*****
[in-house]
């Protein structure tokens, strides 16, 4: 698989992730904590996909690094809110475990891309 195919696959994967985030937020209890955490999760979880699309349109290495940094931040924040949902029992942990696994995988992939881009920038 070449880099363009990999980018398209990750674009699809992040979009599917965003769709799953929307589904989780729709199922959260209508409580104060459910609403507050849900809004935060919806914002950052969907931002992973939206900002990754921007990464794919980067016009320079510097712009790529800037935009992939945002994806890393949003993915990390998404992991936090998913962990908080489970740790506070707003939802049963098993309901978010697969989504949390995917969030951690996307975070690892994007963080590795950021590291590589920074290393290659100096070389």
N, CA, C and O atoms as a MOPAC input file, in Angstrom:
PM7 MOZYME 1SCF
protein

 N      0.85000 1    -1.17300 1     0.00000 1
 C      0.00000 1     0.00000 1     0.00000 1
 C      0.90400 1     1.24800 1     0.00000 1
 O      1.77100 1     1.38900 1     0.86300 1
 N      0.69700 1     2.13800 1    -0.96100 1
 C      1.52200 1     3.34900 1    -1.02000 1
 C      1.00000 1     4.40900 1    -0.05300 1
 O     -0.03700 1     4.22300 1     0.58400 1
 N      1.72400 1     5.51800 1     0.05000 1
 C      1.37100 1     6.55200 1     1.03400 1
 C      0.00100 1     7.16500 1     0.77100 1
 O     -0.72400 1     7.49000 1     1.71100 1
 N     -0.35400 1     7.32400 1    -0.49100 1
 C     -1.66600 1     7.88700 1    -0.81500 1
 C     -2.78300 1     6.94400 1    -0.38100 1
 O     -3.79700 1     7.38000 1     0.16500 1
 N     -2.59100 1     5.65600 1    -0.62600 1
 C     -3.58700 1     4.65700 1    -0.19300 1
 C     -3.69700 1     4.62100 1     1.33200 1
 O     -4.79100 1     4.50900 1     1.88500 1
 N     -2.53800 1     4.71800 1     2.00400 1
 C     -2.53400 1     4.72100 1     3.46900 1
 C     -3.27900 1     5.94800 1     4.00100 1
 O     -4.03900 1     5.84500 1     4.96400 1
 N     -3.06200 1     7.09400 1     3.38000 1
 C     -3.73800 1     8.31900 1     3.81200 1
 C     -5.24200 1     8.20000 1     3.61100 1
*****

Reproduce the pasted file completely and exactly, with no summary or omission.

[in-house]
């Protein structure tokens, strides 16, 4: 698989992730904590996909690094809110475990891309 195919696959994967985030937020209890955490999760979880699309349109290495940094931040924040949902029992942990696994995988992939881009920038 070449880099363009990999980018398209990750674009699809992040979009599917965003769709799953929307589904989780729709199922959260209508409580104060459910609403507050849900809004935060919806914002950052969907931002992973939206900002990754921007990464794919980067016009320079510097712009790529800037935009992939945002994806890393949003993915990390998404992991936090998913962990908080489970740790506070707003939802049963098993309901978010697969989504949390995917969030951690996307975070690892994007963080590795950021590291590589920074290393290659100096070389």
N, CA, C and O atoms as a MOPAC input file, in Angstrom:
PM7 MOZYME 1SCF
protein

 N      0.85000 1    -1.17300 1     0.00000 1
 C      0.00000 1     0.00000 1     0.00000 1
 C      0.90400 1     1.24800 1     0.00000 1
 O      1.77100 1     1.38900 1     0.86300 1
 N      0.69700 1     2.13800 1    -0.96100 1
 C      1.52200 1     3.34900 1    -1.02000 1
 C      1.00000 1     4.40900 1    -0.05300 1
 O     -0.03700 1     4.22300 1     0.58400 1
 N      1.72400 1     5.51800 1     0.05000 1
 C      1.37100 1     6.55200 1     1.03400 1
 C      0.00100 1     7.16500 1     0.77100 1
 O     -0.72400 1     7.49000 1     1.71100 1
 N     -0.35400 1     7.32400 1    -0.49100 1
 C     -1.66600 1     7.88700 1    -0.81500 1
 C     -2.78300 1     6.94400 1    -0.38100 1
 O     -3.79700 1     7.38000 1     0.16500 1
 N     -2.59100 1     5.65600 1    -0.62600 1
 C     -3.58700 1     4.65700 1    -0.19300 1
 C     -3.69700 1     4.62100 1     1.33200 1
 O     -4.79100 1     4.50900 1     1.88500 1
 N     -2.53800 1     4.71800 1     2.00400 1
 C     -2.53400 1     4.72100 1     3.46900 1
 C     -3.27900 1     5.94800 1     4.00100 1
 O     -4.03900 1     5.84500 1     4.96400 1
 N     -3.06200 1     7.09400 1     3.38000 1
 C     -3.73800 1     8.31900 1     3.81200 1
 C     -5.24200 1     8.20000 1     3.61100 1